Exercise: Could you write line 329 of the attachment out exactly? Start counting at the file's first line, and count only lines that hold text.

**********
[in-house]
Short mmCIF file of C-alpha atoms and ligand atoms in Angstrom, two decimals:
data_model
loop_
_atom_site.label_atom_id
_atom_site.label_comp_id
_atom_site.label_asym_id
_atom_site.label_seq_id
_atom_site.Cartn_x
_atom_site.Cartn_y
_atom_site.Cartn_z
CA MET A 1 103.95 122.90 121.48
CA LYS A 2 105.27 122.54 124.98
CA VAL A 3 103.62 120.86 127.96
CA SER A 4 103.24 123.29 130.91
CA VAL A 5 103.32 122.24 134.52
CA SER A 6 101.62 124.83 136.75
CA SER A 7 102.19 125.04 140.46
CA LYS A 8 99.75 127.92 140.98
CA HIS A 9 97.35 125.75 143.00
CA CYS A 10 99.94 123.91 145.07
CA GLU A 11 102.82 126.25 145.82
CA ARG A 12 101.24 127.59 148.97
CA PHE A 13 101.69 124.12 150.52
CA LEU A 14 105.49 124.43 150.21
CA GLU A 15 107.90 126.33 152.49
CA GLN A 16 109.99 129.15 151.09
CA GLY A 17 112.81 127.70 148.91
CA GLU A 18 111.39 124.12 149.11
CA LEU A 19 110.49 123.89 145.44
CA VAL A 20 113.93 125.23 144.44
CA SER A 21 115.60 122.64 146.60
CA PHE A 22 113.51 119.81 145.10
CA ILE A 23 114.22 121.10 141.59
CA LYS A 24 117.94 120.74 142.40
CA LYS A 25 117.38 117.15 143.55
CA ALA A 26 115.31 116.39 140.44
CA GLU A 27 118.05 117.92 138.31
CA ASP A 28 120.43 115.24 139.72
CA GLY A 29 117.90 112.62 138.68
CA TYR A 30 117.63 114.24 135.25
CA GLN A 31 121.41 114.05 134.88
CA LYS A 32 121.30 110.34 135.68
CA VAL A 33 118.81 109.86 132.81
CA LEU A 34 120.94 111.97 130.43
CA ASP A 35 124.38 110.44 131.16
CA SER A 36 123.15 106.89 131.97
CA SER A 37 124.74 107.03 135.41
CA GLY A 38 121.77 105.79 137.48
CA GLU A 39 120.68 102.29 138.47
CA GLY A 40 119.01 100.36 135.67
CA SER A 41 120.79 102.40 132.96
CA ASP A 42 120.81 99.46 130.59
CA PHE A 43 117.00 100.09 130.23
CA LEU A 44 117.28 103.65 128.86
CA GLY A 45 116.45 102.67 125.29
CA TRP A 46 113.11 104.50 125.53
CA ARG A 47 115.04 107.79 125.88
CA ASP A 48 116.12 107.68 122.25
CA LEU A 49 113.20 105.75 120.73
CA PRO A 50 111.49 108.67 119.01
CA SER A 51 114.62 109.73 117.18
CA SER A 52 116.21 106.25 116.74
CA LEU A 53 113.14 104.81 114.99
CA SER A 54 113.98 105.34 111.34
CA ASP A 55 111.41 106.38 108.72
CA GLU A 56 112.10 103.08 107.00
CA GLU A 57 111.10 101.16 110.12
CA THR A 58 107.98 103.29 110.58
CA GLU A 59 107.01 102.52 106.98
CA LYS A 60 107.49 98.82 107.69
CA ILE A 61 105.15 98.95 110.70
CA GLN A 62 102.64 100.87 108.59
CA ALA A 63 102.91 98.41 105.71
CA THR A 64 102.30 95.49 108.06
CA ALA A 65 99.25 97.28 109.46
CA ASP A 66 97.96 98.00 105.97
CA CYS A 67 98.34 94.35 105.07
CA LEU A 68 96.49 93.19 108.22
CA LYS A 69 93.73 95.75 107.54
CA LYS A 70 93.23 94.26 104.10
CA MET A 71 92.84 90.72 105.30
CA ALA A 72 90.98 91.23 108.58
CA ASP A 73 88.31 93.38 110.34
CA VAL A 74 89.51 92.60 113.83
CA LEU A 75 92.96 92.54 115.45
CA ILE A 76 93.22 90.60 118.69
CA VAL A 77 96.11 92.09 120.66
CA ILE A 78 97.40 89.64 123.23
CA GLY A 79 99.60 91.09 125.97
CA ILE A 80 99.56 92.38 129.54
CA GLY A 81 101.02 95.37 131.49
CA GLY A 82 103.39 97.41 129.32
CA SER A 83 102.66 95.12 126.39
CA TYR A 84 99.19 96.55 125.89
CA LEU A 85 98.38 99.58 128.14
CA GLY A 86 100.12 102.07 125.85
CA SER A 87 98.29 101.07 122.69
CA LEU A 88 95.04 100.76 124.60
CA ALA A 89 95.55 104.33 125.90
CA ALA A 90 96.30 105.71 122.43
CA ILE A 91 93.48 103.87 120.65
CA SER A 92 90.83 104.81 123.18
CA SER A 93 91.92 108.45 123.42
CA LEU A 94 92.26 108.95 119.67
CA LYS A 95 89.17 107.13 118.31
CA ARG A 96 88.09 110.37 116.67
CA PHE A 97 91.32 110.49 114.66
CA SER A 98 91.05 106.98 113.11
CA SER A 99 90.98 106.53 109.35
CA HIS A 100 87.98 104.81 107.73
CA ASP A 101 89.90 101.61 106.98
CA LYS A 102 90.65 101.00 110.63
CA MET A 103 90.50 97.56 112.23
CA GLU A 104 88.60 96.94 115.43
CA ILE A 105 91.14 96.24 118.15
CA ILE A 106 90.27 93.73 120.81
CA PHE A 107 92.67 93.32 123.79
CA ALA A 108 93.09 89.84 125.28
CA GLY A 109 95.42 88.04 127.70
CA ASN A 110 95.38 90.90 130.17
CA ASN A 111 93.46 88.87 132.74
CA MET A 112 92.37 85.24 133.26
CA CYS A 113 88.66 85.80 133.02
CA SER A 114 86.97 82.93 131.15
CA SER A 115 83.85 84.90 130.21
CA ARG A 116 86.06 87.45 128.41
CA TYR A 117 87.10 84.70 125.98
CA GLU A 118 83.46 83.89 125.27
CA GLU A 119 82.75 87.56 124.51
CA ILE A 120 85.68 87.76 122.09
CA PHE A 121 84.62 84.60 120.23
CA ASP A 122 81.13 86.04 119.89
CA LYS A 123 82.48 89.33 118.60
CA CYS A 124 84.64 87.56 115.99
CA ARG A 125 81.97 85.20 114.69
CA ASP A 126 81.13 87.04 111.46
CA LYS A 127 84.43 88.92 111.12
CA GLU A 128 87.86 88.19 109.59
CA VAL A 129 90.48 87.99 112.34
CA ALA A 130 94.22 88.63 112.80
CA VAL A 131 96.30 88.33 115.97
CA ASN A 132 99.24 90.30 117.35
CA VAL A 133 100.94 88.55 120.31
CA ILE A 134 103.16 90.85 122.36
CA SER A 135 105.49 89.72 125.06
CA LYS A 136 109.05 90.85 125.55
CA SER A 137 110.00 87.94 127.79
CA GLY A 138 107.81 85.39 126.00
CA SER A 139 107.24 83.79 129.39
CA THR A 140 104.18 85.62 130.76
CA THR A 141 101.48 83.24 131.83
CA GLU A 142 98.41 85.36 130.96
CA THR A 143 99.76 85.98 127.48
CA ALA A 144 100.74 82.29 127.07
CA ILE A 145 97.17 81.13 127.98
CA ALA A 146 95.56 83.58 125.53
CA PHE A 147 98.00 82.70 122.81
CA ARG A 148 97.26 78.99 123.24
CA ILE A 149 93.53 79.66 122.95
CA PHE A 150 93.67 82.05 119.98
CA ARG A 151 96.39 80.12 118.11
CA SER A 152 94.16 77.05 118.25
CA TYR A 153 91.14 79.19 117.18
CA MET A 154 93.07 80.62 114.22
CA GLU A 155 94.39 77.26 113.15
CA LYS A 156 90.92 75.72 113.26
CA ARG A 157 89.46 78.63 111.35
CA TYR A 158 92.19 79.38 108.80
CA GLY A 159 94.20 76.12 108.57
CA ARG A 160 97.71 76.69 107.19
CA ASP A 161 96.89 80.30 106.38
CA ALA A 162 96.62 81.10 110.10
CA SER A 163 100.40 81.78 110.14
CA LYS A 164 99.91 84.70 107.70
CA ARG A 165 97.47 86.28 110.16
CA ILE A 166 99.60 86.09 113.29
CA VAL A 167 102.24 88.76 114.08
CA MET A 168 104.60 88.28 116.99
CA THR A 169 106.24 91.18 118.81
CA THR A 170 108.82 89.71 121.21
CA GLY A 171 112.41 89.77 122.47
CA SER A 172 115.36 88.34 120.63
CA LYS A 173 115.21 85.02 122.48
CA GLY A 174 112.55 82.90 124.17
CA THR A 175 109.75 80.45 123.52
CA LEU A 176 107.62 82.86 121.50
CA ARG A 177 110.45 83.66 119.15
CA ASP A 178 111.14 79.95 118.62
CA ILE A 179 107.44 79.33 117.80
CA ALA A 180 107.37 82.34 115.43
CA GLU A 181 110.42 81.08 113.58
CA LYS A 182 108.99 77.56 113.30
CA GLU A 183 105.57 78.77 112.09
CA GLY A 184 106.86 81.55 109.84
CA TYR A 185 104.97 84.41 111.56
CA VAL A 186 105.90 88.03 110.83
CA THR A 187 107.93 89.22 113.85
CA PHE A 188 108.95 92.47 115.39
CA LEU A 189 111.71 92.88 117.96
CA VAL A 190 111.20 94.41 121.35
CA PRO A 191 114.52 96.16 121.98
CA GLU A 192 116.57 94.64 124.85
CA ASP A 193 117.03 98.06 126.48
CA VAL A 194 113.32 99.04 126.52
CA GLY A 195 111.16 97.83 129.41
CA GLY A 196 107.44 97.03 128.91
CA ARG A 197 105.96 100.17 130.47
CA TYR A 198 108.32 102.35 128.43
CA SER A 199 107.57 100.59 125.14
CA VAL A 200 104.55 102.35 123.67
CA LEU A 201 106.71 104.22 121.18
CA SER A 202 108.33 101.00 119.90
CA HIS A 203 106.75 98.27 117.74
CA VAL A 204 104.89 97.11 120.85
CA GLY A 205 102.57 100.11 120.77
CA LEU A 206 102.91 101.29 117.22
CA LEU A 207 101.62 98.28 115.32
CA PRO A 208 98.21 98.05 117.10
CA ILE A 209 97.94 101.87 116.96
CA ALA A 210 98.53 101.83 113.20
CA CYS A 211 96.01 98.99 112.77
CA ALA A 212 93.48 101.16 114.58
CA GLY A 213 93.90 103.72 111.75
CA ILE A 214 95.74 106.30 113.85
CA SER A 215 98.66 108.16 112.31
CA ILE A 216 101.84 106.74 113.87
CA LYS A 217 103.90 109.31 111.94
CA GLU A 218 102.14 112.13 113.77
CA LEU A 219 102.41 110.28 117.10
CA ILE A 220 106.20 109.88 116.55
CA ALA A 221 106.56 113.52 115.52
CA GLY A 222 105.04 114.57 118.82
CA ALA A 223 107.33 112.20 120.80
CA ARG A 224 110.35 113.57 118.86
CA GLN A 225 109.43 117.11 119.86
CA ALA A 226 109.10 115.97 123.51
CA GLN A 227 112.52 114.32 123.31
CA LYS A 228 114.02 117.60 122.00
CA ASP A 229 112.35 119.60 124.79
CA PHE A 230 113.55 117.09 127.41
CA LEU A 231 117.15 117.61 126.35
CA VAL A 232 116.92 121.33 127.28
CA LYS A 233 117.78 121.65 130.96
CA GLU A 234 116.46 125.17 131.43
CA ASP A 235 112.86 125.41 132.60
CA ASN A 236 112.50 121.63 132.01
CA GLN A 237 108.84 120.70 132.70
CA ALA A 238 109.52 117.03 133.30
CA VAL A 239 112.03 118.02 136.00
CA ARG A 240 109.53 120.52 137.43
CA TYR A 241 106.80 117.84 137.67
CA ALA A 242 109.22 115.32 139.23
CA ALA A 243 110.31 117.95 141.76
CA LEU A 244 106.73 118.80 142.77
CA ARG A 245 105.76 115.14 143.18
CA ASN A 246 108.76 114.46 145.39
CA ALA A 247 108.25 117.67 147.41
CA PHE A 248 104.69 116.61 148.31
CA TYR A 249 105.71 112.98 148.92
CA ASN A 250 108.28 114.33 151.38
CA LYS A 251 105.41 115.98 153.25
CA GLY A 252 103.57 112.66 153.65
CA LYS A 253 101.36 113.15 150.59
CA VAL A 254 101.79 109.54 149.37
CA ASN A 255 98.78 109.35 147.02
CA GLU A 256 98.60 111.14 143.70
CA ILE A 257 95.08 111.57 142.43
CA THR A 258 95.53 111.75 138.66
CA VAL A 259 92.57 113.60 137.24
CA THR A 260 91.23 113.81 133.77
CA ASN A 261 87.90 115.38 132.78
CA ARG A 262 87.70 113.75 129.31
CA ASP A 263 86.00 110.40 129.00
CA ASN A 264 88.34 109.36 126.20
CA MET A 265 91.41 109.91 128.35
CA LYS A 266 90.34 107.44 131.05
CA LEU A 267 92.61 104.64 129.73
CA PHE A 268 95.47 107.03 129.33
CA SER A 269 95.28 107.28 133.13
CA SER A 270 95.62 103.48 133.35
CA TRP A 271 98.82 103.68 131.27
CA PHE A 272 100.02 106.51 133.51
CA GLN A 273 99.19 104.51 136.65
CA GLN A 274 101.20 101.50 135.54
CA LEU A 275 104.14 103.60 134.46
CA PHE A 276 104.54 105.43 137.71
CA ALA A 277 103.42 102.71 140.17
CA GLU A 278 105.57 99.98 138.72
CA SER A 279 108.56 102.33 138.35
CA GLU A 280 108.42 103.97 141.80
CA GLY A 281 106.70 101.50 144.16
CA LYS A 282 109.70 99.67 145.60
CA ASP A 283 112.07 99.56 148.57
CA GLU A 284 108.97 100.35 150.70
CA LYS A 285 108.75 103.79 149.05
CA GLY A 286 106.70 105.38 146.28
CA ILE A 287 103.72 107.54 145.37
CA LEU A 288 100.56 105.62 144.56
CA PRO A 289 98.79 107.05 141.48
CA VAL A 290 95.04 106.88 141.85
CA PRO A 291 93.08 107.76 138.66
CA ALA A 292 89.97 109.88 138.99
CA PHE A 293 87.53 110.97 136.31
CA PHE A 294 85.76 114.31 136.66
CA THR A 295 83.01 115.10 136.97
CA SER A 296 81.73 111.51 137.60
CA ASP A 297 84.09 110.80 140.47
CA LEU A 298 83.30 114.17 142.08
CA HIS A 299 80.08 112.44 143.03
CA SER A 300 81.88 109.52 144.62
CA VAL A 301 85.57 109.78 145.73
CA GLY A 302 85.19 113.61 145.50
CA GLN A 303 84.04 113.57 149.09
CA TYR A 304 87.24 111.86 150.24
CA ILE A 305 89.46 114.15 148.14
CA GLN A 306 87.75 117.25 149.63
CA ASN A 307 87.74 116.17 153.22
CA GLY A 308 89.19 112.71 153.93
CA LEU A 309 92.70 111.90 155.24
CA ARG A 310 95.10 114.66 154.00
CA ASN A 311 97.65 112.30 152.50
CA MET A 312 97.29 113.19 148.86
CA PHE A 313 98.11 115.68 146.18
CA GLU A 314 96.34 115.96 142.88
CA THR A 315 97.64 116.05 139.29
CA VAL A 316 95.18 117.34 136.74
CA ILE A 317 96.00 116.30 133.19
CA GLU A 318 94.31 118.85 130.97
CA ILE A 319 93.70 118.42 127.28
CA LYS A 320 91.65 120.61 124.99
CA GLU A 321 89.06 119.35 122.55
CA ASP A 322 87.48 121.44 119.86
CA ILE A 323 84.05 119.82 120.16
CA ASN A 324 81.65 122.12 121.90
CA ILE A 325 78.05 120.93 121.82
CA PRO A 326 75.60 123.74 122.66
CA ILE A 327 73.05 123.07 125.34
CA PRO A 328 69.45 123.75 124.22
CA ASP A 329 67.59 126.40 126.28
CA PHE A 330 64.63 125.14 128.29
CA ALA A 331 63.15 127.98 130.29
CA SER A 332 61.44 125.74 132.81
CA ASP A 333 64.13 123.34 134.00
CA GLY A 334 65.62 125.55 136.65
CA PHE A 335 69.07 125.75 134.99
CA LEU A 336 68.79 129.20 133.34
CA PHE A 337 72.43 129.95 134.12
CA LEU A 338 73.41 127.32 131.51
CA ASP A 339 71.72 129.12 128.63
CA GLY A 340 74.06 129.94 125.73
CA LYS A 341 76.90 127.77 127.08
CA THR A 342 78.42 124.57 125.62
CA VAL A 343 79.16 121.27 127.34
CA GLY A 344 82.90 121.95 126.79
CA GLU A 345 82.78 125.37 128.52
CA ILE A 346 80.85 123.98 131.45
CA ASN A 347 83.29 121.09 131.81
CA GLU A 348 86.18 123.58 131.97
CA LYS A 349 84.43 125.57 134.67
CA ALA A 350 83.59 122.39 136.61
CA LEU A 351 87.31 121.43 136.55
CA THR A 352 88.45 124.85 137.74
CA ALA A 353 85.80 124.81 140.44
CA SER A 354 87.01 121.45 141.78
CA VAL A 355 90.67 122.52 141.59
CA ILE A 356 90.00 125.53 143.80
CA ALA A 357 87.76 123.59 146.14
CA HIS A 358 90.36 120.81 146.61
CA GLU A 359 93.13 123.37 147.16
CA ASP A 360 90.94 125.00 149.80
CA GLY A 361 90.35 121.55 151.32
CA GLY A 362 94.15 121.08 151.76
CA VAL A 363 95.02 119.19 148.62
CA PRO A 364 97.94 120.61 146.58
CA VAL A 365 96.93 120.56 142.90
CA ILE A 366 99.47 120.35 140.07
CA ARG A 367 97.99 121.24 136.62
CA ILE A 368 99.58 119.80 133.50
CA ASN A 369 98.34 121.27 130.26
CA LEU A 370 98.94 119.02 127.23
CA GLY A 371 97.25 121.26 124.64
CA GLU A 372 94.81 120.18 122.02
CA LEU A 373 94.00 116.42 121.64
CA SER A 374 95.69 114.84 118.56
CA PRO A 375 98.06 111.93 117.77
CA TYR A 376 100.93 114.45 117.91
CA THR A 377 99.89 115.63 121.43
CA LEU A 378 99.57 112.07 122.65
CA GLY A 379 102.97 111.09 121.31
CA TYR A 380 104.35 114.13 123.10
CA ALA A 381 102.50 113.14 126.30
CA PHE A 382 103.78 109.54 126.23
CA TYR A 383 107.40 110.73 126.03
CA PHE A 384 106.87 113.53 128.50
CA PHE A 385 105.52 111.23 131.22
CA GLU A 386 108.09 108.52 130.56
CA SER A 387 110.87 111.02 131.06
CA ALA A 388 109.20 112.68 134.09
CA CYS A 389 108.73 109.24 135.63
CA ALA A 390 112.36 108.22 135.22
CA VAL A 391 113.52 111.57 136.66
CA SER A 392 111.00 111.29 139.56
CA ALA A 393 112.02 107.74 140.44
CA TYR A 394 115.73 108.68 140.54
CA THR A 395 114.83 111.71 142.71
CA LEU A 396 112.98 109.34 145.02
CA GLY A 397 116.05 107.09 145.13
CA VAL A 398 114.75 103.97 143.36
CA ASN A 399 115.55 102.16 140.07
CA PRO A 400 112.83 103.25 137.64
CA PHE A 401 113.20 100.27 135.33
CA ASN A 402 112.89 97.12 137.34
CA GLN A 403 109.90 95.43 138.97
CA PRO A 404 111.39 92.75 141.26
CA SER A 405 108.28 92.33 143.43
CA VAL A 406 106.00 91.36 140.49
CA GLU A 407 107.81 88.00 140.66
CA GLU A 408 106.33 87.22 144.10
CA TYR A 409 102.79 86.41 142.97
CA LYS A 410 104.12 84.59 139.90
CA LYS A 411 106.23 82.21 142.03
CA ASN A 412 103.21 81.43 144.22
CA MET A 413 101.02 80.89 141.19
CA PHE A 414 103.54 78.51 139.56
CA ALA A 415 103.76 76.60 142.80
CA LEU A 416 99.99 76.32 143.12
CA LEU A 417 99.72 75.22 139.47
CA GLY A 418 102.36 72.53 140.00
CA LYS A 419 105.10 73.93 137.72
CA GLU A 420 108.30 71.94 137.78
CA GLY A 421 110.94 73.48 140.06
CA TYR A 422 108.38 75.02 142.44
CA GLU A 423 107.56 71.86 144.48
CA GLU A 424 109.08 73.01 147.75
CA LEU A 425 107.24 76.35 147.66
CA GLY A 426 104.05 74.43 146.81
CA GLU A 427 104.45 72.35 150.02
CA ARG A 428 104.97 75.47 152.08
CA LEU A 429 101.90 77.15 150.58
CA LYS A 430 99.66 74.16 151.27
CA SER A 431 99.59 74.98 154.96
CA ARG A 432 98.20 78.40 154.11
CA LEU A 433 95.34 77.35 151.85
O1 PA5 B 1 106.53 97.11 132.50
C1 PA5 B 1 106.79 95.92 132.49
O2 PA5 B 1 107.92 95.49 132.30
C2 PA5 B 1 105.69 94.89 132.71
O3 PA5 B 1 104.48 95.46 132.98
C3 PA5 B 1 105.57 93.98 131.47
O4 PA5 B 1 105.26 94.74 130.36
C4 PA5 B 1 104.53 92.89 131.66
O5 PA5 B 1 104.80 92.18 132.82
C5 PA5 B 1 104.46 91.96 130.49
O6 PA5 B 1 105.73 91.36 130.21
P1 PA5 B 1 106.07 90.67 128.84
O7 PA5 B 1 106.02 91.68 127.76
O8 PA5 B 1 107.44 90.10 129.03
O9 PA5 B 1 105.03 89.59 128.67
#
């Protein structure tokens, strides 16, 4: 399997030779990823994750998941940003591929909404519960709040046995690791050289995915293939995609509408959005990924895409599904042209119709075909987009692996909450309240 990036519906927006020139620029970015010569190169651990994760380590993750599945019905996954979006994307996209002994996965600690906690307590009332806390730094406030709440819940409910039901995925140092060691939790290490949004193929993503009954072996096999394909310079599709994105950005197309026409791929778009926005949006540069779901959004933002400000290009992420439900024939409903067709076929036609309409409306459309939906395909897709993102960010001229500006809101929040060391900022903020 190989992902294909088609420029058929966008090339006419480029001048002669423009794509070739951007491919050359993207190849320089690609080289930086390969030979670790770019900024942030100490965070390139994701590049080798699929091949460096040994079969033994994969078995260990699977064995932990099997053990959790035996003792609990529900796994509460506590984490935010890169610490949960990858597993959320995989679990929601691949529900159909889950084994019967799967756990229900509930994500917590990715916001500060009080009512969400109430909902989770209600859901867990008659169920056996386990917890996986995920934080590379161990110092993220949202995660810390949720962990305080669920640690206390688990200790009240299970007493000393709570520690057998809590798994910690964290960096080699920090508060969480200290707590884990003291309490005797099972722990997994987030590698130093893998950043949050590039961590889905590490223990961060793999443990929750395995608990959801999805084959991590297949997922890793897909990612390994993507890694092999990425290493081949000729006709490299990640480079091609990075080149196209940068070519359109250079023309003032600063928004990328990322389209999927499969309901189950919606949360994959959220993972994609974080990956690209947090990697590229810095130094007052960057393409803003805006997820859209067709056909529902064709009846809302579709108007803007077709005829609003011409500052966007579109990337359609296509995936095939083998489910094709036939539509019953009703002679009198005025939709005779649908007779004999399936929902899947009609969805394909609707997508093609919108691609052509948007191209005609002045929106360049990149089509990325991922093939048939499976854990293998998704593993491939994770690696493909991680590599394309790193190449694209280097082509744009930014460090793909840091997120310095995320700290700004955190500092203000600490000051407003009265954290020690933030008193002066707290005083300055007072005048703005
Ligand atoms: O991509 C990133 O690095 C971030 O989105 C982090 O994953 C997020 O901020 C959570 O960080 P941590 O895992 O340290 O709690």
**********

CA GLU A 318 94.31 118.85 130.97